Mahalia could not believe that she was about to risk her life—especially for something as tenuous and fleeting as physical beauty. She thought she was past that. Yet . . . his kiss seemed to awaken something inside her.  Something that she had thought would never be.  And that, as stupid as it was—and she knew it was stupid—was why she sat in the hovering chair waiting for her procedure.

She felt a prick. Of course, she thought, these “human engineers” would not want her to see their faces.  She strained to pick out their thoughts, but all she sensed was disquiet—the same sense of disquiet that she received when her abilities failed her.

There was burning sensation at the injection site. She tried to move her arm away but couldn’t.  She began to thrash. 

“Relax,” a heavily modulated voice intoned, “or the Replicants won’t form the Hive Mind needed for them to do their work. You want to be pretty, yes?”

Her heart thundered, but she took several deep breaths. Calm.  Calm.  Calm.  She repeated these words over and over in her mind.  Soon she felt a lassitude take hold.   Bemused she looked around her surroundings, assessing, categorizing, organizing.  It was as if she had two minds. 

She felt a buzzing around the base of her missing jaw that extended down through her empty throat cavity, and down to her breastbone. She could feel the Replicants working, building, repairing.  She began to feel a gnawing in the pit of her stomach.  She felt hungry, oh so hungry.

She closed her eyes, trying to make the hunger go away.

Slowly, she drifted away into sleep.


III. The Horror

She was ravishing.

Mahalia turned around again to admire herself in her new full length holo-reflector that she had installed in her secluded villa. The hologram of herself spun and turned coquettishly, mirroring her own movements perfectly.  Before, she had never wanted a reflector, or even something as old fashioned as a mirror, to remind her how disfigured she was, but now that the Replicants had cured her face, Mahalia took delight in looking at herself in the reflector.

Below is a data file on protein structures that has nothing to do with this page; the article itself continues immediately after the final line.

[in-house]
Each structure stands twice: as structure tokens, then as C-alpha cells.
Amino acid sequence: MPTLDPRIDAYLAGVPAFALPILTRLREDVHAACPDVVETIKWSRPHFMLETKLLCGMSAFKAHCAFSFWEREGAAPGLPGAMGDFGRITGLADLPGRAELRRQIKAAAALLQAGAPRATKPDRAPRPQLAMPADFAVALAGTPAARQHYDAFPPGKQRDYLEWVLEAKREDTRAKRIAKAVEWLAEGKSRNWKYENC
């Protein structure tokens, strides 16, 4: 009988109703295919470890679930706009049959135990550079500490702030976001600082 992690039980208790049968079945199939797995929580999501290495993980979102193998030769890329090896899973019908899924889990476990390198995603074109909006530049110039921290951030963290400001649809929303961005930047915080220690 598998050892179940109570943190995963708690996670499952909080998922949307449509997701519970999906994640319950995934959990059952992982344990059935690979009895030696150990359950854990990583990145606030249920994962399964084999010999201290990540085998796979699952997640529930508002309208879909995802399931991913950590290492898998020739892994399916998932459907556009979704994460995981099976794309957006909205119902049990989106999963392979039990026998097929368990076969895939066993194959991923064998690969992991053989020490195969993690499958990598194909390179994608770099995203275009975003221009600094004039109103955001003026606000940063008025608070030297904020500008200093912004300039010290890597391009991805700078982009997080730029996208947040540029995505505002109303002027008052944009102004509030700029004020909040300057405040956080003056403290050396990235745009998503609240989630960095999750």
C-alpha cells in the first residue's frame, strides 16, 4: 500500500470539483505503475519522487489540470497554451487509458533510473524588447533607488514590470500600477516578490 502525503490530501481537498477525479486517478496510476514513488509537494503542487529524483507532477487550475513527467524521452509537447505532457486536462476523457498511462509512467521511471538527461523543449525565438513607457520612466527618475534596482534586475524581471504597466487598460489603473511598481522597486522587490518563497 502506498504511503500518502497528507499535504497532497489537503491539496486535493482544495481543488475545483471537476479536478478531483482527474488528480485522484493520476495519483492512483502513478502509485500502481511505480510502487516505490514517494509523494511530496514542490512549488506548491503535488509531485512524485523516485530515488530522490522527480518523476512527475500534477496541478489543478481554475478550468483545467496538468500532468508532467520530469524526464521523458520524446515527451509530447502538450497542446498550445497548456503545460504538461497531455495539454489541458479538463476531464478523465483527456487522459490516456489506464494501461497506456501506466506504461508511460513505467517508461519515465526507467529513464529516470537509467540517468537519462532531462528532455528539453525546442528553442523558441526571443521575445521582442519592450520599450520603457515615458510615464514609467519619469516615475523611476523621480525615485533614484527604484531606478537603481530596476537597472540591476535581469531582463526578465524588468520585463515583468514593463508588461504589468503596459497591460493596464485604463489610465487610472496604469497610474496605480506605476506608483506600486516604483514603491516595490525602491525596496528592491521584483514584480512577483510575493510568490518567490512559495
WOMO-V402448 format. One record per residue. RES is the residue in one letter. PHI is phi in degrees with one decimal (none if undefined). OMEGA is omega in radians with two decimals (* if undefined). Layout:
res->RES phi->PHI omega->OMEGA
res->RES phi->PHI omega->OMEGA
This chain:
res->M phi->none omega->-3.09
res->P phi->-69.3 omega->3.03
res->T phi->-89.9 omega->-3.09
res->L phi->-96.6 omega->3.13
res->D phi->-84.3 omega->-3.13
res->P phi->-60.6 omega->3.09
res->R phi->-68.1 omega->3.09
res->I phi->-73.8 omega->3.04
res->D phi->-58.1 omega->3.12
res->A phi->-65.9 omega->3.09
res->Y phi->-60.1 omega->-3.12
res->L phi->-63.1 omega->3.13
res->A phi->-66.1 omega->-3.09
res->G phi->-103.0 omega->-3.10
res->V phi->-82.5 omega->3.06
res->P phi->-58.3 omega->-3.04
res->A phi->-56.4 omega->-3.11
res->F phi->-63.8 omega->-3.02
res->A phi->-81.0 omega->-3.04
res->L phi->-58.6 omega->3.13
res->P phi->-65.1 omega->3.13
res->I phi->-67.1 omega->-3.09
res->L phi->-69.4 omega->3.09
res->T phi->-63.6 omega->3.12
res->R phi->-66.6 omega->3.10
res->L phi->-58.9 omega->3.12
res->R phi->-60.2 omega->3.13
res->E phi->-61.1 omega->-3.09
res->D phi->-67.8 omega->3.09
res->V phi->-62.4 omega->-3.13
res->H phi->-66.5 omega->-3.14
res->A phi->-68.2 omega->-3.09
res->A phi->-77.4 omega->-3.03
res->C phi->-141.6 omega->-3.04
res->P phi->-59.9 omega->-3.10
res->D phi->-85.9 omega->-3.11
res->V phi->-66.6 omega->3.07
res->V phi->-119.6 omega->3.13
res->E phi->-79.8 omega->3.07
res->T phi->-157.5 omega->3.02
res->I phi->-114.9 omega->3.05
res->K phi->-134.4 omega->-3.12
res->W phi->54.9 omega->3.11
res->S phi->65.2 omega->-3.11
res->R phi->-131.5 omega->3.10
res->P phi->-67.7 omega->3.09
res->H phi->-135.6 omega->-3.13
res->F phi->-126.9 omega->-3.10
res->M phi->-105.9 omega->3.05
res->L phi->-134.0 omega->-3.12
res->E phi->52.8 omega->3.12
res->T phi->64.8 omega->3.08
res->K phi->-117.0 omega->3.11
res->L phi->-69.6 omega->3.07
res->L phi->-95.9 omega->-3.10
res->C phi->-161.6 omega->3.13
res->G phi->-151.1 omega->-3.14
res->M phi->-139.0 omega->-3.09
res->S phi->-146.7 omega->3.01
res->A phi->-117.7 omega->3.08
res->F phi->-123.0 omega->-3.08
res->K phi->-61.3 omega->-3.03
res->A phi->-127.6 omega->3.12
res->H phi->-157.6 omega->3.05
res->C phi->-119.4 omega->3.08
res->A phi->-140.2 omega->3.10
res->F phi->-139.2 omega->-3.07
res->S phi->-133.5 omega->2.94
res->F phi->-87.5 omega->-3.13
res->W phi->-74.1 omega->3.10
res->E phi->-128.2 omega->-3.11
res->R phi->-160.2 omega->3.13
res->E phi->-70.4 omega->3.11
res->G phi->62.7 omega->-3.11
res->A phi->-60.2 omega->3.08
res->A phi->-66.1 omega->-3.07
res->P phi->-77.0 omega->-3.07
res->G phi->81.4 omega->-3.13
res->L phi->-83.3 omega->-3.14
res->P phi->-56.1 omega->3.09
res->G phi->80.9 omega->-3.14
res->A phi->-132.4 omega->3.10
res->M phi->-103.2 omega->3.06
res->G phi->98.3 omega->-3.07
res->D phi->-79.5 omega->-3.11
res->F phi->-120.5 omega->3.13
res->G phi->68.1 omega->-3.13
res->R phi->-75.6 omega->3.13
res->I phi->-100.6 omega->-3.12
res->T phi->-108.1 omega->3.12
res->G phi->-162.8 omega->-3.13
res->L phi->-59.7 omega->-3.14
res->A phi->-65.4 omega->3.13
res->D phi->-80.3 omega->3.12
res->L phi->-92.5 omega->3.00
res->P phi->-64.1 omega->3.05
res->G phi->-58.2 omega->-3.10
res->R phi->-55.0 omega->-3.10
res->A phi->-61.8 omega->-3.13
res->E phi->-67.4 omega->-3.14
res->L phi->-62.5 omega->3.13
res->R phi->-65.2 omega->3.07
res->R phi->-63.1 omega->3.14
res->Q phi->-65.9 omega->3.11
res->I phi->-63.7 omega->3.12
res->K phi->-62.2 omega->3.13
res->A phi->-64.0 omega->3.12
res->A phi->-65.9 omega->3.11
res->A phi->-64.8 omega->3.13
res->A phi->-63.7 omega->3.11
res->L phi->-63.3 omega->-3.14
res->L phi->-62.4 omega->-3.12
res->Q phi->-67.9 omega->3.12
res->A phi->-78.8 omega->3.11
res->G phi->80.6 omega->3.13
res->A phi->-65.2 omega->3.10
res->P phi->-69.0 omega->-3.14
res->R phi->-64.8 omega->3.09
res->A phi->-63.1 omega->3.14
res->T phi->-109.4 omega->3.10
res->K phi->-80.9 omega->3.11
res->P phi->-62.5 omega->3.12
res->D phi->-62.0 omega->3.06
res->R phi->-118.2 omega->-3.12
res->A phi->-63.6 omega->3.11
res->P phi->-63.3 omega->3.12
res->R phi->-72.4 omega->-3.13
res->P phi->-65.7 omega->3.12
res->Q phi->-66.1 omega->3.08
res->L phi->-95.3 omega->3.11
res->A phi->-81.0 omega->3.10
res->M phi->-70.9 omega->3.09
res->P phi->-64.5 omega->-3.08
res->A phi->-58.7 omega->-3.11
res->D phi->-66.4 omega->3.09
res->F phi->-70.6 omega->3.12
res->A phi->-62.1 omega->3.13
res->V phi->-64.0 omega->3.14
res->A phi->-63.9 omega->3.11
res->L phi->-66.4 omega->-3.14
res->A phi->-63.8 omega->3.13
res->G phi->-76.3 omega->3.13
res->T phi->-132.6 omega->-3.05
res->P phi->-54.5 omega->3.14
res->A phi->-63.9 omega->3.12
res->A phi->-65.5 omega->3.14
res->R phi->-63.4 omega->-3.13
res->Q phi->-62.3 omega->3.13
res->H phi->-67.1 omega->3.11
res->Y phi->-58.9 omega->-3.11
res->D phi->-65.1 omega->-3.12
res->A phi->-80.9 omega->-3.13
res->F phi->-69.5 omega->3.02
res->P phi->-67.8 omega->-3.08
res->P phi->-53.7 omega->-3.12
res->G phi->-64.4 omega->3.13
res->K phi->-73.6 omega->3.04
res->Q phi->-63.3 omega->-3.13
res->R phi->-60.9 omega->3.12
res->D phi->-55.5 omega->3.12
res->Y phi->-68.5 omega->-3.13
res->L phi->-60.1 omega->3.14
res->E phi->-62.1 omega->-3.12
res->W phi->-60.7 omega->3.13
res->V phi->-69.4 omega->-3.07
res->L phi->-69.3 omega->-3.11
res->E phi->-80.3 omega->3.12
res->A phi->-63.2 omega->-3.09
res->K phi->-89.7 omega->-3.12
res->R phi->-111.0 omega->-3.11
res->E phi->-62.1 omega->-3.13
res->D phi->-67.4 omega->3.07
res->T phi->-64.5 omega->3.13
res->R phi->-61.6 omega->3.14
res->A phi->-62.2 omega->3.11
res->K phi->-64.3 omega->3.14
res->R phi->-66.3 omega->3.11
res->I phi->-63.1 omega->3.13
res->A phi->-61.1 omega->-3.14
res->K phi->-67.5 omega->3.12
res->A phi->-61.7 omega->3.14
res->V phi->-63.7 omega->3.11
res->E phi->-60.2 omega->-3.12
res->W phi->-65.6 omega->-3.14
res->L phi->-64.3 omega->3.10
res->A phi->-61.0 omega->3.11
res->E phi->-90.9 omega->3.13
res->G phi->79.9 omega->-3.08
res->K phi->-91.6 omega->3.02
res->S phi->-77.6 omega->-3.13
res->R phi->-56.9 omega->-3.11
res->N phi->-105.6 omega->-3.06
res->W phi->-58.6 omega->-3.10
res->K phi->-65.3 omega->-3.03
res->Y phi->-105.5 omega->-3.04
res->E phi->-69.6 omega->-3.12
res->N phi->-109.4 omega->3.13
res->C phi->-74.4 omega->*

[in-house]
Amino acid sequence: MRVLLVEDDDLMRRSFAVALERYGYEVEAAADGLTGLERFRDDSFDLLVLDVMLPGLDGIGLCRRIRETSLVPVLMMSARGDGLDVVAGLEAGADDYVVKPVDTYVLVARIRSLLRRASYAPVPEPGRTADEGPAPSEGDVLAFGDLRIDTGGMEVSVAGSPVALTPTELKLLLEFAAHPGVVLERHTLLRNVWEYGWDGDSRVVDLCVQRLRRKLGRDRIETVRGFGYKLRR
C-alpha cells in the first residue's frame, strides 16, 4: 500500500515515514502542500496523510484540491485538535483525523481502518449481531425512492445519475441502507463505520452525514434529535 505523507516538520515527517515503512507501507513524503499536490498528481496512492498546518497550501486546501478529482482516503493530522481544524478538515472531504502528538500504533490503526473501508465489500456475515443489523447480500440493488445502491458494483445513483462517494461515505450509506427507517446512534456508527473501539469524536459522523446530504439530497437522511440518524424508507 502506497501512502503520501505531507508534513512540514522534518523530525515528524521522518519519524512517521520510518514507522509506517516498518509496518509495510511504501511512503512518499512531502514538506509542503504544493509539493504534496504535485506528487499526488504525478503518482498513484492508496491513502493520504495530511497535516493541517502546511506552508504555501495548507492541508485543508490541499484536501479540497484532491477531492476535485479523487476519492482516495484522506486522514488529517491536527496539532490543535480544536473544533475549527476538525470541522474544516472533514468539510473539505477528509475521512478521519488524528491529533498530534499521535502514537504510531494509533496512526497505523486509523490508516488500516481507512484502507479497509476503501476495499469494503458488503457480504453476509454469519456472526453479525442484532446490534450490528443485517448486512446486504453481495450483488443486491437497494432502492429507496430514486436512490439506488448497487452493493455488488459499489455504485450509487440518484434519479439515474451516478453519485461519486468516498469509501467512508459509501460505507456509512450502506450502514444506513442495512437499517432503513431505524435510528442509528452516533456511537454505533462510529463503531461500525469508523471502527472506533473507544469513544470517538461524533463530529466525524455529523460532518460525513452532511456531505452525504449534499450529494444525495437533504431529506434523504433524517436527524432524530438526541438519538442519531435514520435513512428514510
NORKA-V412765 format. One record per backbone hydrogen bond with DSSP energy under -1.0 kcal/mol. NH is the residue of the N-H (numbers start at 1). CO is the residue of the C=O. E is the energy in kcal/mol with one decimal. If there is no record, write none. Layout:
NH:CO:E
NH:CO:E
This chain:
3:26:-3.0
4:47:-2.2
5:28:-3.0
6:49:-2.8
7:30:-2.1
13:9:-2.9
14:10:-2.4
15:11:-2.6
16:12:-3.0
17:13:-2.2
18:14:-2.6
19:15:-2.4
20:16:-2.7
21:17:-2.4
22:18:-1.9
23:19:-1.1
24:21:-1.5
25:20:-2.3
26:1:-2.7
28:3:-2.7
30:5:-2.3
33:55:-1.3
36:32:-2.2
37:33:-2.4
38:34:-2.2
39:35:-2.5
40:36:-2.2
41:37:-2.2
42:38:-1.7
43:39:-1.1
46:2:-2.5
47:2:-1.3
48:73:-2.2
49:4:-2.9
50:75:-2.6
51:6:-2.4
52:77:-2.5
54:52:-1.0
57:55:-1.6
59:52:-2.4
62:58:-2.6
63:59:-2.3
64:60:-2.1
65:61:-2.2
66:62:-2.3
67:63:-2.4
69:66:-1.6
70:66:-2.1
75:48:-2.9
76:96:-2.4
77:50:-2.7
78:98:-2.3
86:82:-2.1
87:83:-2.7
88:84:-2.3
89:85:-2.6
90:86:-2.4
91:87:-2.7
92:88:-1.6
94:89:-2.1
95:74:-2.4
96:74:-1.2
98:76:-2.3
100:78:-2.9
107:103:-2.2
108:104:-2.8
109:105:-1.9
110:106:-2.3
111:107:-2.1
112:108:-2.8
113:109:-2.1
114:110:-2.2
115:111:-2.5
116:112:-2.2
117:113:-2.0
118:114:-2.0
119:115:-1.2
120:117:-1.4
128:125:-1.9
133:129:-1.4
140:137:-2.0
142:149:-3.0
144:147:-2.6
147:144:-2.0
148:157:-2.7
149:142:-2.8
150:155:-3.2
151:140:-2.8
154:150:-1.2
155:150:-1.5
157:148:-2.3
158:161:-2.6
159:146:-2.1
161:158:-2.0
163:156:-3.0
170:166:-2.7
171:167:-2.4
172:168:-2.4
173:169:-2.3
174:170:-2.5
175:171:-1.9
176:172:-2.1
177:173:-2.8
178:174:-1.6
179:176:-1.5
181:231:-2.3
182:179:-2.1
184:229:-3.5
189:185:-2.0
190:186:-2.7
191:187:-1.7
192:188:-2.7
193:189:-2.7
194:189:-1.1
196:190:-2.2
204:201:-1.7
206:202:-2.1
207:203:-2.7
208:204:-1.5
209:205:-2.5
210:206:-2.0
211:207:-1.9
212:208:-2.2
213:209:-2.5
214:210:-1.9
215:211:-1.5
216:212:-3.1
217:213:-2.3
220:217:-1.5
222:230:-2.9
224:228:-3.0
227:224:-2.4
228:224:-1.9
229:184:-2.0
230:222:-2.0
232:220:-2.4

She could not stand around admiring herself all day, however. She twirled one last time.  Another patient was coming.  She could Feel it, if only just.  Her Pre-cog abilities seemed strangely muted, as did all her Psionic abilities.  Like the tide of the water that lapped the beach outside, her abilities seemed strangely affected by the Replicants.  It was if her abilities were at low tide, but if reduced clarity and strength for her extra-sensory abilities was the only price that she had to pay in order to be whole again, then so be it.  The thought of the man’s kiss on her forehead and his words echoed in her mind.  She would count it a bargain.

The A.I. announced that her patient had arrived. It was a local Jamaican man who needed Healing.  His sickness wasn’t inoperable, but this patient had no money. 

He entered and she greeted him. She felt a thrill as she heard her own voice.  She knew that it was the replicants imitating vocal cords and modulating her thoughts into vocalizations, but she never thought that she would hear her own words.

They made small talk for a while and then he cleared his throat.

“Um, so when is Miss Mahalia supposed to return?”

She smiled. “I am Mahalia.  Do you like the new me?”

His eyes widened and then focused on her mouth. “But . . . how?”

Mahalia smiled again and found that she could not stop smiling. Her mouth seemed frozen.  Suddenly, she felt sharp stomach pangs.  A voice in her mind—one that was definitely not her own—sounded in her head. 

So hungry, it said.

She felt her mouth ripple and twist like a snake uncoiling itself in the afternoon sun. It formed a leech-like funnel and surged toward the horrified man.  He tried to scramble backwards even as she tried to turn her face away.

He was too slow. The thing that was her mouth latched on to his chest.  The man screamed as his flesh, blood, and bone were sucked in through the proboscis.  Mahalia could only watch as the man was devoured right in front of her.  It took only a few seconds, so efficient was the replicant-mouth, but it seemed like an eternity.

When it was finished, the metallic swirling proboscis recoiled its form and settled itself back onto Mahalia’s face. It shifted to the color of her skin, but it seemed more flushed now that it had been before.

Nothing was left of the man except his clothes. The Replicants had completely devoured him.